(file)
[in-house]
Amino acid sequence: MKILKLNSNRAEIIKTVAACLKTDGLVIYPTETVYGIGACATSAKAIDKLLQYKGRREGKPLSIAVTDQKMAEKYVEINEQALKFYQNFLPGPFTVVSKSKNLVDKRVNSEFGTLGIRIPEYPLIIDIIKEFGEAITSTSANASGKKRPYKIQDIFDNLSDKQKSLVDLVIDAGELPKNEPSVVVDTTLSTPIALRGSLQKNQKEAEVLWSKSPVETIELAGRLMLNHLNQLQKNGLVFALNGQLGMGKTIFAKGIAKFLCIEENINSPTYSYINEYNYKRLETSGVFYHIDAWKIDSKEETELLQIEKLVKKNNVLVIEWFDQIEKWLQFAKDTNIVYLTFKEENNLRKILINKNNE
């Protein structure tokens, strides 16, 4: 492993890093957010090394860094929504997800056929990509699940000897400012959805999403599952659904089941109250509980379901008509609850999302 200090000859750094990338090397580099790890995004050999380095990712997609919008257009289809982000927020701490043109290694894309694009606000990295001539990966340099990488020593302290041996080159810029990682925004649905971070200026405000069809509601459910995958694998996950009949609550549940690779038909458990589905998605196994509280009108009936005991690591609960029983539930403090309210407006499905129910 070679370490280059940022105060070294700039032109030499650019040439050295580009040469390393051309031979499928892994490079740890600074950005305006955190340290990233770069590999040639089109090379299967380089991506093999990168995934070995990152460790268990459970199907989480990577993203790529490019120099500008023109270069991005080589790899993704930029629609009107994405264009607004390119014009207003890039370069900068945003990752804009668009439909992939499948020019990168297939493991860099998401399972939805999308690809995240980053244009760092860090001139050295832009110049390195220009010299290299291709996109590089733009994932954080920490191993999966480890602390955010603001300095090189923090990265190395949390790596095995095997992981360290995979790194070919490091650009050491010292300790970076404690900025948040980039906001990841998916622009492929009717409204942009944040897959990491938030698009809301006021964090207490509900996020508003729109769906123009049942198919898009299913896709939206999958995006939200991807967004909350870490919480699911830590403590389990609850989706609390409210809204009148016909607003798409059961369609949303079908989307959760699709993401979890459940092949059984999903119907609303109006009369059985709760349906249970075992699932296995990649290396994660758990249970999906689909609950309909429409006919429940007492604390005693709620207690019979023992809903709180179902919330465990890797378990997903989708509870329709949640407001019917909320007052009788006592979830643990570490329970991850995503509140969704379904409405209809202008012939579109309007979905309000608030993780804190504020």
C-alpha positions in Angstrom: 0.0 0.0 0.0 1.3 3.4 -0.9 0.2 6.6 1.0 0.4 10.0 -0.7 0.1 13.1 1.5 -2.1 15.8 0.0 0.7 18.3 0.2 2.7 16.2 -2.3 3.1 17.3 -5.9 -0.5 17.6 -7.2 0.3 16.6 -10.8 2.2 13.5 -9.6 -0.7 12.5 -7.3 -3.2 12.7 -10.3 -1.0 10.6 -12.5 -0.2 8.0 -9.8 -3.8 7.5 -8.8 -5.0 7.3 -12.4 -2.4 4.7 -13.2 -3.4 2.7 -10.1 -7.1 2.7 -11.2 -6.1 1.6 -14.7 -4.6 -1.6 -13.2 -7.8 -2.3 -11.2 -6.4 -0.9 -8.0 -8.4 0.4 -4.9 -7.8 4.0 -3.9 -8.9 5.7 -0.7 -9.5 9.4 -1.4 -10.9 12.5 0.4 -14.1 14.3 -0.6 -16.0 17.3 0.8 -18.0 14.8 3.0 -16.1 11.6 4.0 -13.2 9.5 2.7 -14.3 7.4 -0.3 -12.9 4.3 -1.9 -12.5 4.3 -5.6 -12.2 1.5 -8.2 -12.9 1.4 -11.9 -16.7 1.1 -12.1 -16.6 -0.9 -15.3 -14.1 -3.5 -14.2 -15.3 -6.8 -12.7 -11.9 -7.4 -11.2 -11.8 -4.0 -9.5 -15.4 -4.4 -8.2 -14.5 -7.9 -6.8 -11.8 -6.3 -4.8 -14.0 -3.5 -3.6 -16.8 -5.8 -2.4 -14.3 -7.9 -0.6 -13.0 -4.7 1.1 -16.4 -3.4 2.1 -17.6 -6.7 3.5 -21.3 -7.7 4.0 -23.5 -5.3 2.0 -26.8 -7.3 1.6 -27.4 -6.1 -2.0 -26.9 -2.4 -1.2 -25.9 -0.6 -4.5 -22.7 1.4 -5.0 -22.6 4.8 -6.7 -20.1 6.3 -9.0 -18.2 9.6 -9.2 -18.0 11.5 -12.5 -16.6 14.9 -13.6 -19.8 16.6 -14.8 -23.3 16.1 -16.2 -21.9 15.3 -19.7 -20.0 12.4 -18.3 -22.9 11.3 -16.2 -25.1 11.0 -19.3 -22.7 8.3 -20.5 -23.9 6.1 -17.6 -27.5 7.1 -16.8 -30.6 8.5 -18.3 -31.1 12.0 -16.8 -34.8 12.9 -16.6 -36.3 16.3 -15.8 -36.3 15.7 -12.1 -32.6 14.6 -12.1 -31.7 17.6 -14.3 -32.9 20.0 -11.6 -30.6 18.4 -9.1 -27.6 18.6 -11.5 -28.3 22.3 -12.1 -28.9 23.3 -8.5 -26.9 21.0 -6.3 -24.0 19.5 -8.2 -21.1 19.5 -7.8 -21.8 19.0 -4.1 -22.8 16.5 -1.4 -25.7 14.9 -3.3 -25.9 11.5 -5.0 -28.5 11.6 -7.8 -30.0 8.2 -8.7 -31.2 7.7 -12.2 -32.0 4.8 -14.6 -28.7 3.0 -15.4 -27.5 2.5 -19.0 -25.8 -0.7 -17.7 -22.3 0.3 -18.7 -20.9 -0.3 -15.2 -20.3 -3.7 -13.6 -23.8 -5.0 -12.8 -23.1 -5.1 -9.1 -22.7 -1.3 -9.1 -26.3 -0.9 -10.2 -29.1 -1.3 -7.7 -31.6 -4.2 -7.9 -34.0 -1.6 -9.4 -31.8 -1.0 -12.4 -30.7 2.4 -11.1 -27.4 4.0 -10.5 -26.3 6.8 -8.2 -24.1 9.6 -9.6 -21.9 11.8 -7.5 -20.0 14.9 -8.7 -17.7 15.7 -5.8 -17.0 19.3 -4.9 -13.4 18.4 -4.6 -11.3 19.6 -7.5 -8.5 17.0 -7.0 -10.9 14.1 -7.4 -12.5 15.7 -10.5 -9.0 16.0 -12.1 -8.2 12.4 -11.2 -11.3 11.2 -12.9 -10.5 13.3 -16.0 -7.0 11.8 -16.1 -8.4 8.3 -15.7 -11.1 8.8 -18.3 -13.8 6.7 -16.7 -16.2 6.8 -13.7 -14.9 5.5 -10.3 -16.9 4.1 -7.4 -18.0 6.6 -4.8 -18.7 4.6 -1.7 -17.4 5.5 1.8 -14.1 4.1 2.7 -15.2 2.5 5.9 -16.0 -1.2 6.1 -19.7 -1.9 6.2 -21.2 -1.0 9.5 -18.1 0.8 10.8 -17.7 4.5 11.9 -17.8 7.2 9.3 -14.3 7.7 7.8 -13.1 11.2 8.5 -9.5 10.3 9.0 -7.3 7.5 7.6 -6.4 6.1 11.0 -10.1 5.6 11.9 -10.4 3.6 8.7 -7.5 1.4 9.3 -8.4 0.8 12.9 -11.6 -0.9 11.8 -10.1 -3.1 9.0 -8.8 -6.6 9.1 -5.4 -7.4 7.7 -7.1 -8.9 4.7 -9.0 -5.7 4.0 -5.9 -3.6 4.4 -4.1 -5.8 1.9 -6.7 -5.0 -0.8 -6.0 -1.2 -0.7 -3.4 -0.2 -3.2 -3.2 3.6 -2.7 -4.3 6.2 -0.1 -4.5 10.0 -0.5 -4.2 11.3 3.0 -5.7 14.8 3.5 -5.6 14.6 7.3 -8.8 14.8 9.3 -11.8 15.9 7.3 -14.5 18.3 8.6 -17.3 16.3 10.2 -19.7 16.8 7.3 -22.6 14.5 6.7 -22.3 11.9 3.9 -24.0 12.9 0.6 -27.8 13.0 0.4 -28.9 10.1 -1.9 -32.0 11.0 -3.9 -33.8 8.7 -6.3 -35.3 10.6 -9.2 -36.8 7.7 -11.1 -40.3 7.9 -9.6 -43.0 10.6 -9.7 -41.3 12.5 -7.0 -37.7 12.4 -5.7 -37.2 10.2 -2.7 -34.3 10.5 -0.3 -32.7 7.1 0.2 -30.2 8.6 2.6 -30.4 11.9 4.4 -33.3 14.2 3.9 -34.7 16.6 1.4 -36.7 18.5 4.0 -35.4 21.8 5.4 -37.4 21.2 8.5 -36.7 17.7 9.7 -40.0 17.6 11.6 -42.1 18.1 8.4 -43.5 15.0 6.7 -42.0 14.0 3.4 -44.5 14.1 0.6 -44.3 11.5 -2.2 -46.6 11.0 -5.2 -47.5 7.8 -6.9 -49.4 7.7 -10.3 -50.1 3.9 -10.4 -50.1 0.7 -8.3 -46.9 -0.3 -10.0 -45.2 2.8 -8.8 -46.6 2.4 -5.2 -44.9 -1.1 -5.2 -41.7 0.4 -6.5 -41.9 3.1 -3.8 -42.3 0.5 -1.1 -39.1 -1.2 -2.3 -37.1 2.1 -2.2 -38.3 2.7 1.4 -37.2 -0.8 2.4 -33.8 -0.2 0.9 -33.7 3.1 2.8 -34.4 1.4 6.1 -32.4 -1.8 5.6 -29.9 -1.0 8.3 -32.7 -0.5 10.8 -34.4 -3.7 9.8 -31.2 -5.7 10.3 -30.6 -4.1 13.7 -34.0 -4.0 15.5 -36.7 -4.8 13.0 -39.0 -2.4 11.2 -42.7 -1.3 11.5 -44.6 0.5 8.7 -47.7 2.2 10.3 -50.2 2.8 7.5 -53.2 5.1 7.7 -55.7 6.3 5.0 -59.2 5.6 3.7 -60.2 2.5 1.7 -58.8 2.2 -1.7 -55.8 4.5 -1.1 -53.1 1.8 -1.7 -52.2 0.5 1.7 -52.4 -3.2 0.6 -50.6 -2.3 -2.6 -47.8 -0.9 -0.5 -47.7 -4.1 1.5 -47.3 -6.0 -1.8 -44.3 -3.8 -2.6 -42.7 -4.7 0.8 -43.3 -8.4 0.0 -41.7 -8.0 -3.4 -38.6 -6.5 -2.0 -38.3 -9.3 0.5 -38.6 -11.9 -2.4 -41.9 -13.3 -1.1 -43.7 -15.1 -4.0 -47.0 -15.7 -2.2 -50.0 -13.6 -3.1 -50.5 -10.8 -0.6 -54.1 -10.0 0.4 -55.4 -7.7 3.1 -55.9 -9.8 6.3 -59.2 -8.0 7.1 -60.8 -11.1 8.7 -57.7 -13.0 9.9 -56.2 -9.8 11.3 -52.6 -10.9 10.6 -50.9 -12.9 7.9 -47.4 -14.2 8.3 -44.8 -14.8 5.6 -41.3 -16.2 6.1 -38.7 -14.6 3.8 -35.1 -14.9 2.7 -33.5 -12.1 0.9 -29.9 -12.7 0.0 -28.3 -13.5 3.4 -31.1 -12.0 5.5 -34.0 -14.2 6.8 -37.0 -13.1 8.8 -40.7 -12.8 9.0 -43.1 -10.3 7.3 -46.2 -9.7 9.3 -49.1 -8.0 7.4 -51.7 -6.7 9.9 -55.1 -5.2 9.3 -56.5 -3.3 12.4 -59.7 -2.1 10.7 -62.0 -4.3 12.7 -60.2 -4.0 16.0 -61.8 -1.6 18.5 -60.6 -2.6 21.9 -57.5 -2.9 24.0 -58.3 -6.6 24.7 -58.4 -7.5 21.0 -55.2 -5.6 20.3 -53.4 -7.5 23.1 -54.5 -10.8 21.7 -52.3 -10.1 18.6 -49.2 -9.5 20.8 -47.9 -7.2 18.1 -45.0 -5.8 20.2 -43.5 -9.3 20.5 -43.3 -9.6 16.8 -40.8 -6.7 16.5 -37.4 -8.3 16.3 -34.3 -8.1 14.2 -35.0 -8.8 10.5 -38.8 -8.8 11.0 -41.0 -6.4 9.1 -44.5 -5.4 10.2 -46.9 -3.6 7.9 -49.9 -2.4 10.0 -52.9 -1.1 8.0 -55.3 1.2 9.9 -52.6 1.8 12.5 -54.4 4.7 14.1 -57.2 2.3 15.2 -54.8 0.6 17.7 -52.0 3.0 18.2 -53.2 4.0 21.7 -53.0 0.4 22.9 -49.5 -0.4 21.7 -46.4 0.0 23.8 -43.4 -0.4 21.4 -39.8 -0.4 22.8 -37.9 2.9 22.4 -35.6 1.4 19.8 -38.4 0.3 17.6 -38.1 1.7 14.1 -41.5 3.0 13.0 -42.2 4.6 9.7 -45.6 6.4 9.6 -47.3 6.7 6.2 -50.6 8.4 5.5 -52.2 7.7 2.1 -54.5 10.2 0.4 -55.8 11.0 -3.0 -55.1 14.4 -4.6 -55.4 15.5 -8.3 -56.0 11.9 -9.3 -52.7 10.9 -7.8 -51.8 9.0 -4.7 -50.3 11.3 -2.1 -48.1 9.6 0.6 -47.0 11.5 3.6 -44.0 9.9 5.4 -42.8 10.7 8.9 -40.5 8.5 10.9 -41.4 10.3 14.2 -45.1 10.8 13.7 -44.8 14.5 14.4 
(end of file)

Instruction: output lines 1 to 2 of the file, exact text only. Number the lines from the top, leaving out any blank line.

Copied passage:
[in-house]
Amino acid sequence: MKILKLNSNRAEIIKTVAACLKTDGLVIYPTETVYGIGACATSAKAIDKLLQYKGRREGKPLSIAVTDQKMAEKYVEINEQALKFYQNFLPGPFTVVSKSKNLVDKRVNSEFGTLGIRIPEYPLIIDIIKEFGEAITSTSANASGKKRPYKIQDIFDNLSDKQKSLVDLVIDAGELPKNEPSVVVDTTLSTPIALRGSLQKNQKEAEVLWSKSPVETIELAGRLMLNHLNQLQKNGLVFALNGQLGMGKTIFAKGIAKFLCIEENINSPTYSYINEYNYKRLETSGVFYHIDAWKIDSKEETELLQIEKLVKKNNVLVIEWFDQIEKWLQFAKDTNIVYLTFKEENNLRKILINKNNE